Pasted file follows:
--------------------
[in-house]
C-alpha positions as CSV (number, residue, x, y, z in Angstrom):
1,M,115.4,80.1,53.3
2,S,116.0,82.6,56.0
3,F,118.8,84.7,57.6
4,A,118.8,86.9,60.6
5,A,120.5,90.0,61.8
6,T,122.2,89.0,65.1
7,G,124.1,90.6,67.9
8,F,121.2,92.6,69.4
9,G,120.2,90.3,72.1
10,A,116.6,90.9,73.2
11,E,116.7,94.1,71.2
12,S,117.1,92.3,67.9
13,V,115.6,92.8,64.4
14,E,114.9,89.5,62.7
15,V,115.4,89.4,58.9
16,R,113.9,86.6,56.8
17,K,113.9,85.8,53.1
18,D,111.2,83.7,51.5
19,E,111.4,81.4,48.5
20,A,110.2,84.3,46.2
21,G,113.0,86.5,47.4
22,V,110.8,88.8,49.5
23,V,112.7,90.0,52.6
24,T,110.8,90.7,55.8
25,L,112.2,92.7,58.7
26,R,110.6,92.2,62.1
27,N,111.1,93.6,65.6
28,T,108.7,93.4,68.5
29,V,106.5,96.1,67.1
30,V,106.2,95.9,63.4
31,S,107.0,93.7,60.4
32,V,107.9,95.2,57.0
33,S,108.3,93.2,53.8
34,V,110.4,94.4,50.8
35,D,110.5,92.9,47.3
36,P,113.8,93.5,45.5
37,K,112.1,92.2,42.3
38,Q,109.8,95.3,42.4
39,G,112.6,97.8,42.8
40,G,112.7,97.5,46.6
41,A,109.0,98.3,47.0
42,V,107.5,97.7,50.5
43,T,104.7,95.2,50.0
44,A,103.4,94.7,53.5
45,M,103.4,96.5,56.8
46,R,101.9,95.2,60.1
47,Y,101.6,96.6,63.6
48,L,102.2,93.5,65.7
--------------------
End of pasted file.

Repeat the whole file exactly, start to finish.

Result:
[in-house]
C-alpha positions as CSV (number, residue, x, y, z in Angstrom):
1,M,115.4,80.1,53.3
2,S,116.0,82.6,56.0
3,F,118.8,84.7,57.6
4,A,118.8,86.9,60.6
5,A,120.5,90.0,61.8
6,T,122.2,89.0,65.1
7,G,124.1,90.6,67.9
8,F,121.2,92.6,69.4
9,G,120.2,90.3,72.1
10,A,116.6,90.9,73.2
11,E,116.7,94.1,71.2
12,S,117.1,92.3,67.9
13,V,115.6,92.8,64.4
14,E,114.9,89.5,62.7
15,V,115.4,89.4,58.9
16,R,113.9,86.6,56.8
17,K,113.9,85.8,53.1
18,D,111.2,83.7,51.5
19,E,111.4,81.4,48.5
20,A,110.2,84.3,46.2
21,G,113.0,86.5,47.4
22,V,110.8,88.8,49.5
23,V,112.7,90.0,52.6
24,T,110.8,90.7,55.8
25,L,112.2,92.7,58.7
26,R,110.6,92.2,62.1
27,N,111.1,93.6,65.6
28,T,108.7,93.4,68.5
29,V,106.5,96.1,67.1
30,V,106.2,95.9,63.4
31,S,107.0,93.7,60.4
32,V,107.9,95.2,57.0
33,S,108.3,93.2,53.8
34,V,110.4,94.4,50.8
35,D,110.5,92.9,47.3
36,P,113.8,93.5,45.5
37,K,112.1,92.2,42.3
38,Q,109.8,95.3,42.4
39,G,112.6,97.8,42.8
40,G,112.7,97.5,46.6
41,A,109.0,98.3,47.0
42,V,107.5,97.7,50.5
43,T,104.7,95.2,50.0
44,A,103.4,94.7,53.5
45,M,103.4,96.5,56.8
46,R,101.9,95.2,60.1
47,Y,101.6,96.6,63.6
48,L,102.2,93.5,65.7